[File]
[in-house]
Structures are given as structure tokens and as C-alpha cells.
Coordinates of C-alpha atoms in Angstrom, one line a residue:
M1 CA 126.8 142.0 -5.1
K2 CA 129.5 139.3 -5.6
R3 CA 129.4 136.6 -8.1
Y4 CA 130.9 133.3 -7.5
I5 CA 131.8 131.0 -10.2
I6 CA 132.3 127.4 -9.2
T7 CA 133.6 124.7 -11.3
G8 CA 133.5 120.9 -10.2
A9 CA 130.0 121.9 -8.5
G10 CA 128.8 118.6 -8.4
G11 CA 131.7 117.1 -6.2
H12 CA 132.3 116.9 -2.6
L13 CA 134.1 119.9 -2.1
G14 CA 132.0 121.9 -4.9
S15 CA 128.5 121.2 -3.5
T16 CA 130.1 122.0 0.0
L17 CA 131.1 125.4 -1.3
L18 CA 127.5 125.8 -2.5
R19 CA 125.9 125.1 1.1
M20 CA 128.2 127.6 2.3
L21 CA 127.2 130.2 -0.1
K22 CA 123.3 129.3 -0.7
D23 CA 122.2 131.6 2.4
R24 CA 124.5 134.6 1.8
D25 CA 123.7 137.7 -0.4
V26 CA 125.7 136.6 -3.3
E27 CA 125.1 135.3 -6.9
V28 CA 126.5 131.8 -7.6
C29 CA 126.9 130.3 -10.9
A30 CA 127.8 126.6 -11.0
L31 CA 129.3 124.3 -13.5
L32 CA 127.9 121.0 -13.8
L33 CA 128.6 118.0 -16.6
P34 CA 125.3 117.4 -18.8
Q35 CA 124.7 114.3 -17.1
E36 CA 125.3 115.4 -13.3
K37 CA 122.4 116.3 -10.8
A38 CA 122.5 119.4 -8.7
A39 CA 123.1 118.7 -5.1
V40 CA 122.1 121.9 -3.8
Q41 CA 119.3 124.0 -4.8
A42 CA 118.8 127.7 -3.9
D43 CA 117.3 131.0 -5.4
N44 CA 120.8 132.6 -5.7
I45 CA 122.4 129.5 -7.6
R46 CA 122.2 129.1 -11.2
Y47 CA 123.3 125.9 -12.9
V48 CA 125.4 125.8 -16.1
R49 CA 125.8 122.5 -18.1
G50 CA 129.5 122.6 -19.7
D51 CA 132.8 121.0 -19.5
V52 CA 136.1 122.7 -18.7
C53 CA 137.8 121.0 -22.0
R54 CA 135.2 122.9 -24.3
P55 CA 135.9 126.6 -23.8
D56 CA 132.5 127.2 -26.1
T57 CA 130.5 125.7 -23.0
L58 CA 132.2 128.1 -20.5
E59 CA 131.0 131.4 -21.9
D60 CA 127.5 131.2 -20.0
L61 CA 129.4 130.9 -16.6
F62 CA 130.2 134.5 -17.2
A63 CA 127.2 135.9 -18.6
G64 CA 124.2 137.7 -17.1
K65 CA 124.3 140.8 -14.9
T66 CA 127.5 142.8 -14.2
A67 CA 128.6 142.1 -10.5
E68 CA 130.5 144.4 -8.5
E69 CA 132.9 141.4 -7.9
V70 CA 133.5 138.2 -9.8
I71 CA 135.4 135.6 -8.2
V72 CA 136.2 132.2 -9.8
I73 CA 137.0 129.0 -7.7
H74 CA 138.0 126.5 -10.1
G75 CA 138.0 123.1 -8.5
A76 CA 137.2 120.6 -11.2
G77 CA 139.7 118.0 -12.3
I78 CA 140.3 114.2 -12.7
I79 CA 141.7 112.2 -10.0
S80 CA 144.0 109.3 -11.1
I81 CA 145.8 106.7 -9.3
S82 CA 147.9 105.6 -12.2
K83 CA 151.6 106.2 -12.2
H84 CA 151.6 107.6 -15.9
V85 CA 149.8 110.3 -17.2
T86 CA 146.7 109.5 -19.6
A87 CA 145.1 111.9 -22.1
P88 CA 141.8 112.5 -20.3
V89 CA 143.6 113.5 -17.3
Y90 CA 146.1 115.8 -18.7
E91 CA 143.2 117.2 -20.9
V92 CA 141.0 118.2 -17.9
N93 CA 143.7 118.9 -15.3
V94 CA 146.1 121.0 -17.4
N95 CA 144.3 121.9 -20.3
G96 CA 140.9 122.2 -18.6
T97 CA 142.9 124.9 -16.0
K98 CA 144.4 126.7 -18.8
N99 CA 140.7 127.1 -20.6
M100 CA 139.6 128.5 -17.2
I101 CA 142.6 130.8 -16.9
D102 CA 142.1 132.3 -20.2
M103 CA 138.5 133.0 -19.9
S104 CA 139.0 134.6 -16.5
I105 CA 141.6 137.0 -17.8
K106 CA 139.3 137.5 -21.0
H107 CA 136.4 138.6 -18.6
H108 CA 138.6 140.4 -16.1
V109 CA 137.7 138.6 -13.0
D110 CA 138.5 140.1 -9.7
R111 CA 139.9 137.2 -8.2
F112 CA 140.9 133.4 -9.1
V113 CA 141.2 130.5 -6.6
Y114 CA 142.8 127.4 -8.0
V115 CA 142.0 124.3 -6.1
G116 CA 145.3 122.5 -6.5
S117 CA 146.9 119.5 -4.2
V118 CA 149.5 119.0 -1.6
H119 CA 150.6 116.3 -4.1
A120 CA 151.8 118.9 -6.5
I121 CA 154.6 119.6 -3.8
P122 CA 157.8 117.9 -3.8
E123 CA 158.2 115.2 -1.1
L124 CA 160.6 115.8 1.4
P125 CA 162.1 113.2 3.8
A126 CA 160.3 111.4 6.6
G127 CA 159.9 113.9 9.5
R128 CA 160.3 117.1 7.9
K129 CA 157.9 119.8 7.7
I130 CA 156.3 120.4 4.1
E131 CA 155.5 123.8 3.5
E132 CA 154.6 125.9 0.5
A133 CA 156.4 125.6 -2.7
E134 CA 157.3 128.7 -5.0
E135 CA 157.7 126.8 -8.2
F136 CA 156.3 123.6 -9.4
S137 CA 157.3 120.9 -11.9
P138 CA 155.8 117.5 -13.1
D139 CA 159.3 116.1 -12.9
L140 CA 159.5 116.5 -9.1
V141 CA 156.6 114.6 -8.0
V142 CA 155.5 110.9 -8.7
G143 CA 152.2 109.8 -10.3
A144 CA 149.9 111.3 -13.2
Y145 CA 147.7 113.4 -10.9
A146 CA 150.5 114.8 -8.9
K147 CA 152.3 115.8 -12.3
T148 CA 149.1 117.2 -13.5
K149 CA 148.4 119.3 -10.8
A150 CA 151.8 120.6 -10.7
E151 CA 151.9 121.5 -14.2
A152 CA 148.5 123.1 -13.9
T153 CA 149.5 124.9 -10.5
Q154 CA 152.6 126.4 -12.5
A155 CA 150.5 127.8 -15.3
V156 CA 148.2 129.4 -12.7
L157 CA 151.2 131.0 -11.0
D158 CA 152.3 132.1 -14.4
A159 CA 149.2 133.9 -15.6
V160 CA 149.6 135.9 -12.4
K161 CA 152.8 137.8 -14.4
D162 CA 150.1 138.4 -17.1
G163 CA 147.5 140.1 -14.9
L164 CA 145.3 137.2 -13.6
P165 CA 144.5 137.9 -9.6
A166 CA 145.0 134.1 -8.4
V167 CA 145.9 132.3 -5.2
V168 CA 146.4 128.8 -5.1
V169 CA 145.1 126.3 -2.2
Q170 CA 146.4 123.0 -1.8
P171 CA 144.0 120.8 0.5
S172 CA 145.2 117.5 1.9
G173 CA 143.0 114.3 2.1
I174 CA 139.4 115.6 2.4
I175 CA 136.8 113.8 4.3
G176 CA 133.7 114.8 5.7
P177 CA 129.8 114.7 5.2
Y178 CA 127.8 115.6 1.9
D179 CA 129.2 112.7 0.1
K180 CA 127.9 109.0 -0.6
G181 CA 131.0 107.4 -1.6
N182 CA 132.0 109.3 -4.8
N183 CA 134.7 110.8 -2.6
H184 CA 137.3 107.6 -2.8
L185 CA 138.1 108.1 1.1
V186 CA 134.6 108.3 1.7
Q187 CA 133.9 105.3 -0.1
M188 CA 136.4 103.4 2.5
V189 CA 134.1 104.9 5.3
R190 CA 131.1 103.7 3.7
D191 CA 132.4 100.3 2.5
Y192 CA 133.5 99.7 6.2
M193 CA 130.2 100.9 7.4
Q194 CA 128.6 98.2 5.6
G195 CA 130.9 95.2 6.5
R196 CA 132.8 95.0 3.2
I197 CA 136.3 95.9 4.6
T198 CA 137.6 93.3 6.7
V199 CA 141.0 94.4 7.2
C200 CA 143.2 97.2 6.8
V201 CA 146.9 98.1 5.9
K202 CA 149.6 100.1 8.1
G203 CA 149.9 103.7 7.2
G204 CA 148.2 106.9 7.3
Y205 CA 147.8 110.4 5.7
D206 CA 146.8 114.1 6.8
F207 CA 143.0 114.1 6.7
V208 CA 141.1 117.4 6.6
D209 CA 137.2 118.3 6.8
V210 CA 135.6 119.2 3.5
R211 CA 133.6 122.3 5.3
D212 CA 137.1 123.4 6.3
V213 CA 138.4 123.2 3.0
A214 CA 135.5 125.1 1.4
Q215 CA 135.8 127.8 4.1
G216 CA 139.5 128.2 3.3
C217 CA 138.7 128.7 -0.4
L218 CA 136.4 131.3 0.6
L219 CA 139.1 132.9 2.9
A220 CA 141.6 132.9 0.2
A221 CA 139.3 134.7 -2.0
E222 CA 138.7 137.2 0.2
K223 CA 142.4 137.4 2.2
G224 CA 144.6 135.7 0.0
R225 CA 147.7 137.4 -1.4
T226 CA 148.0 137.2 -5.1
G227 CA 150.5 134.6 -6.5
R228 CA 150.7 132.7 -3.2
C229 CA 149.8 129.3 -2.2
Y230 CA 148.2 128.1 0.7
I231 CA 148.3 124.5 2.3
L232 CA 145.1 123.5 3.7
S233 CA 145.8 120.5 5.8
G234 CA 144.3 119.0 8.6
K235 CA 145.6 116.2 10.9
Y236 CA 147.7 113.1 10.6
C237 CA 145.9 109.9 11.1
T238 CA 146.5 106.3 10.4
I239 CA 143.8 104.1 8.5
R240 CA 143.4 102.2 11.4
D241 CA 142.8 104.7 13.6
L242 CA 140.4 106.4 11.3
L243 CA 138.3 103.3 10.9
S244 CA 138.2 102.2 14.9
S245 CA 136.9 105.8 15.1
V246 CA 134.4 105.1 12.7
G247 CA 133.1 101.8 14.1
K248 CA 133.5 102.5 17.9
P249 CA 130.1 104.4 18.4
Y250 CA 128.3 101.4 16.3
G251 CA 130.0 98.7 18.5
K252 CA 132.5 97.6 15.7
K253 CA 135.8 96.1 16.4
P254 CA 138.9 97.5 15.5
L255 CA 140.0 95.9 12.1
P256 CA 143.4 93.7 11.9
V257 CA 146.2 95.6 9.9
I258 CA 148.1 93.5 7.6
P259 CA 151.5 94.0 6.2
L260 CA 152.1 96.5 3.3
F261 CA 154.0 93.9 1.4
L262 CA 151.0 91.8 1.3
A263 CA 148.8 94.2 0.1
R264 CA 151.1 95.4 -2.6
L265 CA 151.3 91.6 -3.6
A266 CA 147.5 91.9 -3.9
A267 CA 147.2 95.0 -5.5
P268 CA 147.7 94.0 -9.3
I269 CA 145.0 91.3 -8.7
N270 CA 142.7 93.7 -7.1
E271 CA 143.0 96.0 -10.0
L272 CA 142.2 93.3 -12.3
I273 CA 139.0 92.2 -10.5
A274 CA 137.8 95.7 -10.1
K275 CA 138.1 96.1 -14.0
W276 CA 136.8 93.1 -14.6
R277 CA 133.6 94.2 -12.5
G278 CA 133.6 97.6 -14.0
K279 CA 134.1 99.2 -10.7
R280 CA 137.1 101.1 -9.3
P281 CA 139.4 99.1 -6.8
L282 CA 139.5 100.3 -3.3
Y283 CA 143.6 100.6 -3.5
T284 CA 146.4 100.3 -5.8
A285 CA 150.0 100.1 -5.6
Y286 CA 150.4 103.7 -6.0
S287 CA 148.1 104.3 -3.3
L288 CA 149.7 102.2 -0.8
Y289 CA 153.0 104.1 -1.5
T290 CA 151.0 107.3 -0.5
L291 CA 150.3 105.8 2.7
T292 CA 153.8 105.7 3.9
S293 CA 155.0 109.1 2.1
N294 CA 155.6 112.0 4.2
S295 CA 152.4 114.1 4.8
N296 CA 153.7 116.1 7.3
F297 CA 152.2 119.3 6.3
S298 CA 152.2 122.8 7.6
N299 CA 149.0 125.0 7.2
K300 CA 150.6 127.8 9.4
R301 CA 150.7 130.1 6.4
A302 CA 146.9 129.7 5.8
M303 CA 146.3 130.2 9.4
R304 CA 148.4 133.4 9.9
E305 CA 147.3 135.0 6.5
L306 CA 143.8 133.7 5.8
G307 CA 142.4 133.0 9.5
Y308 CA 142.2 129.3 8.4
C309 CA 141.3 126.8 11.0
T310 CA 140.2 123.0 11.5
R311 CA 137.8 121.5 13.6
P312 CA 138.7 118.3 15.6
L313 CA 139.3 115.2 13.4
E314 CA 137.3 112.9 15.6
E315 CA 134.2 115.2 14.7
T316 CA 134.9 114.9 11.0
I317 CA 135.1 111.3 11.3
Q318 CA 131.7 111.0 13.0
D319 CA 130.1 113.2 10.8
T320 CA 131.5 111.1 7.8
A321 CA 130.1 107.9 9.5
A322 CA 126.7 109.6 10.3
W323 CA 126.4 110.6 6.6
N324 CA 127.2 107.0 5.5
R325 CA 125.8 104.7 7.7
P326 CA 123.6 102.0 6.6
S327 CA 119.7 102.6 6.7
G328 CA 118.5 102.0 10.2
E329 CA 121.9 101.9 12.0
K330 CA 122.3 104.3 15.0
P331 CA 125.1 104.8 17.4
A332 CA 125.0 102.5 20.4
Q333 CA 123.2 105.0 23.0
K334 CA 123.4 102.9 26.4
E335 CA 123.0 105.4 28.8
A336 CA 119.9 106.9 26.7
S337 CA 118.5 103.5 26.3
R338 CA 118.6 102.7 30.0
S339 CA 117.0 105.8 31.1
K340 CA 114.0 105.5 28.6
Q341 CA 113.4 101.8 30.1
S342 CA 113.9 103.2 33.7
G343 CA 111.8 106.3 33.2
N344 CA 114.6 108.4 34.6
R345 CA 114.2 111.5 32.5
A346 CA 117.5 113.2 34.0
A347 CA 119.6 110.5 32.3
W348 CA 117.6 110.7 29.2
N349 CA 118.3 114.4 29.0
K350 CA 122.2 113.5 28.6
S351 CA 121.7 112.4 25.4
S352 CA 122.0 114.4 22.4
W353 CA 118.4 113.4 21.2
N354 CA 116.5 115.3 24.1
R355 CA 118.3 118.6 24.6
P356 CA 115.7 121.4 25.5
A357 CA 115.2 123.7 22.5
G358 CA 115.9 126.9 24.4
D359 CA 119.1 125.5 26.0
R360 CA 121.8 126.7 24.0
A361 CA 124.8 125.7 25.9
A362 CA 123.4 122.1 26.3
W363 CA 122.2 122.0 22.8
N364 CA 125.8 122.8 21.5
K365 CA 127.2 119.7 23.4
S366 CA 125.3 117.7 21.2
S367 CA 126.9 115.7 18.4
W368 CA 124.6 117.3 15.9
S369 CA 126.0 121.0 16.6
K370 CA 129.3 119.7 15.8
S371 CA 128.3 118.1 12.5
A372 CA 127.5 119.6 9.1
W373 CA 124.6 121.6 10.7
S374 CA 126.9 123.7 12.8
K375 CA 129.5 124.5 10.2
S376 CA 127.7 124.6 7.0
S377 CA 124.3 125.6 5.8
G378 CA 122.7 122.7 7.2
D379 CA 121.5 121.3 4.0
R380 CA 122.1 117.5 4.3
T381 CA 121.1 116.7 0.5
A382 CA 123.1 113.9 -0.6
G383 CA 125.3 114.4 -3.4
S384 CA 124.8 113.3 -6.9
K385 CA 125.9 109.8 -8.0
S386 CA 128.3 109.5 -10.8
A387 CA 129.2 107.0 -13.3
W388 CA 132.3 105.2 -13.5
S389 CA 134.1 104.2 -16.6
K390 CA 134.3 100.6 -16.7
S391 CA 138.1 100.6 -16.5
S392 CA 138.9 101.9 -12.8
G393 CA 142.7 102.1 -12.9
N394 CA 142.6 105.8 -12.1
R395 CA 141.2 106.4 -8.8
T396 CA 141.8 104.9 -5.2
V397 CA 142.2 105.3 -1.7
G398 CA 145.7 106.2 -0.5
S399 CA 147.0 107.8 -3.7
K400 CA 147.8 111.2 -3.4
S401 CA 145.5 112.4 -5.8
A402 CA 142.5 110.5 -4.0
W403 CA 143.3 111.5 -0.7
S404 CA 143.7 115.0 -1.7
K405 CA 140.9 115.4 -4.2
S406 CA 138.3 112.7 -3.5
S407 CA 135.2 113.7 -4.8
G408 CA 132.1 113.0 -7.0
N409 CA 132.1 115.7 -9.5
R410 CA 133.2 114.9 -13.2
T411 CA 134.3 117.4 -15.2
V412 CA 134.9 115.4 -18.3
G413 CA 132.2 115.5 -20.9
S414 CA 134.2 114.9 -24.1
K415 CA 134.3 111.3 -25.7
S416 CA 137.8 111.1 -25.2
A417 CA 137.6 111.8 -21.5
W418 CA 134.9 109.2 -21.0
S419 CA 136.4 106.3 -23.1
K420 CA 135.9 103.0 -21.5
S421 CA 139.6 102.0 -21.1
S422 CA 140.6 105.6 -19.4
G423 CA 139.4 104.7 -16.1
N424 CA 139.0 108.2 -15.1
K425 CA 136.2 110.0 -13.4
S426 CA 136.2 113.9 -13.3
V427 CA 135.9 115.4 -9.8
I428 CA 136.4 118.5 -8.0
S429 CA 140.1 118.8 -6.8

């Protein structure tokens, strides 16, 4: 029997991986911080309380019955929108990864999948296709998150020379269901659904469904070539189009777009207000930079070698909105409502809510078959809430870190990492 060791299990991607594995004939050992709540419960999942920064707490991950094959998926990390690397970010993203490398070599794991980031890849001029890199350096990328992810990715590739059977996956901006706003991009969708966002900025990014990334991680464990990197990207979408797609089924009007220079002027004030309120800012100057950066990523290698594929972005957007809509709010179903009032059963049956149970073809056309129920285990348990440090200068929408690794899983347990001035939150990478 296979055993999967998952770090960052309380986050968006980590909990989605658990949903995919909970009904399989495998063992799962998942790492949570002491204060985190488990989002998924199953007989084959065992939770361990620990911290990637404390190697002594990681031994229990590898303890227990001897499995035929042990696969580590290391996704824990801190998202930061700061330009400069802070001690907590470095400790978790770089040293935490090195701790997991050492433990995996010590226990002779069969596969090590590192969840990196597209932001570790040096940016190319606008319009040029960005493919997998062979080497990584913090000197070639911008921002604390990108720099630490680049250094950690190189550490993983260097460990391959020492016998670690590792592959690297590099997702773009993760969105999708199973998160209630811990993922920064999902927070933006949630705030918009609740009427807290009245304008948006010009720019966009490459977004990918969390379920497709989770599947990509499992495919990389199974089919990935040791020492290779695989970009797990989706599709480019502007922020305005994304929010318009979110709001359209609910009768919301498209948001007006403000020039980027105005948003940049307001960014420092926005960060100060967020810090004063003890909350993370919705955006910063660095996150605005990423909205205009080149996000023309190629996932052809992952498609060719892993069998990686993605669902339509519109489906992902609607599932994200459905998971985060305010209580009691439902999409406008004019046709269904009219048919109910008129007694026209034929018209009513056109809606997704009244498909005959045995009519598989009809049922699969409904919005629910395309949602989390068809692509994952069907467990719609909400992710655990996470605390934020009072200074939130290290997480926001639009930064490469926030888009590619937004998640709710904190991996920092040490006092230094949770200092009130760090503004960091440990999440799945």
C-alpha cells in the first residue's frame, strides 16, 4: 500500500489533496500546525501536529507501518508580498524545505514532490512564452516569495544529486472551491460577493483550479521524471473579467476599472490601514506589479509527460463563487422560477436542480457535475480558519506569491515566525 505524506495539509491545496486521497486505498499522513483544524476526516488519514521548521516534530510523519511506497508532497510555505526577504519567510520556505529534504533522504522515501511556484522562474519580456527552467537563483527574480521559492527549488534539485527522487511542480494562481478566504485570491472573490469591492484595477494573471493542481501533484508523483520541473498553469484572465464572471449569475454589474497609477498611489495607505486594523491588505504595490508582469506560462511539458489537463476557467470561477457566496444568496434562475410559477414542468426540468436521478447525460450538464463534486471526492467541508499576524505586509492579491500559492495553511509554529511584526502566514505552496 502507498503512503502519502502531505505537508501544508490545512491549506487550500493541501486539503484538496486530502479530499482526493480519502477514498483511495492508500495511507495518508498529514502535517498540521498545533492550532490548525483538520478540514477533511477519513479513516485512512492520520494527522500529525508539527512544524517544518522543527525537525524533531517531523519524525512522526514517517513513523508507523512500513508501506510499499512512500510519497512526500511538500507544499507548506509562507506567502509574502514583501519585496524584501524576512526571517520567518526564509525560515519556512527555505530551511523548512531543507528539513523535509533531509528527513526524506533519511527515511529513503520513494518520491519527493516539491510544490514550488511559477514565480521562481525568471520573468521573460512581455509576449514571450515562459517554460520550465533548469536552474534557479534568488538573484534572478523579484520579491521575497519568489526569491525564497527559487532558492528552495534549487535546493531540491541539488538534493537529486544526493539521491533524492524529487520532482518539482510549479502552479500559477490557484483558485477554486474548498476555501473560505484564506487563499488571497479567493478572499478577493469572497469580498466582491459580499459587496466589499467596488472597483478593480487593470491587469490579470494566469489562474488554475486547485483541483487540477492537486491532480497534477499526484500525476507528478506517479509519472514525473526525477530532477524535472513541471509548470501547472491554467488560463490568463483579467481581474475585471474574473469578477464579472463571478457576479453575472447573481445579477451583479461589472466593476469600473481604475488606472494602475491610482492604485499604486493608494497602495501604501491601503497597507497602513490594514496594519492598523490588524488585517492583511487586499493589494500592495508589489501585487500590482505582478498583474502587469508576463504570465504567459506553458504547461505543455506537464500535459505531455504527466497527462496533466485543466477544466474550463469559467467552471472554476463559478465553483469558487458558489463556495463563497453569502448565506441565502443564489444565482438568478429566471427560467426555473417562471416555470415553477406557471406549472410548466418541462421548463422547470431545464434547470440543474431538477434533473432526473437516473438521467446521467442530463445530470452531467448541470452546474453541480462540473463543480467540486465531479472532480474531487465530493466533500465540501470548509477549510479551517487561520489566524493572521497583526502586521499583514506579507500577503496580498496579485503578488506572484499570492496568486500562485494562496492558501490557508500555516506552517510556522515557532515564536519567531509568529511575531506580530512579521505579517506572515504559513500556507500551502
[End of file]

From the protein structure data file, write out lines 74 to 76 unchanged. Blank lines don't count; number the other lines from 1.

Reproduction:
I71 CA 135.4 135.6 -8.2
V72 CA 136.2 132.2 -9.8
I73 CA 137.0 129.0 -7.7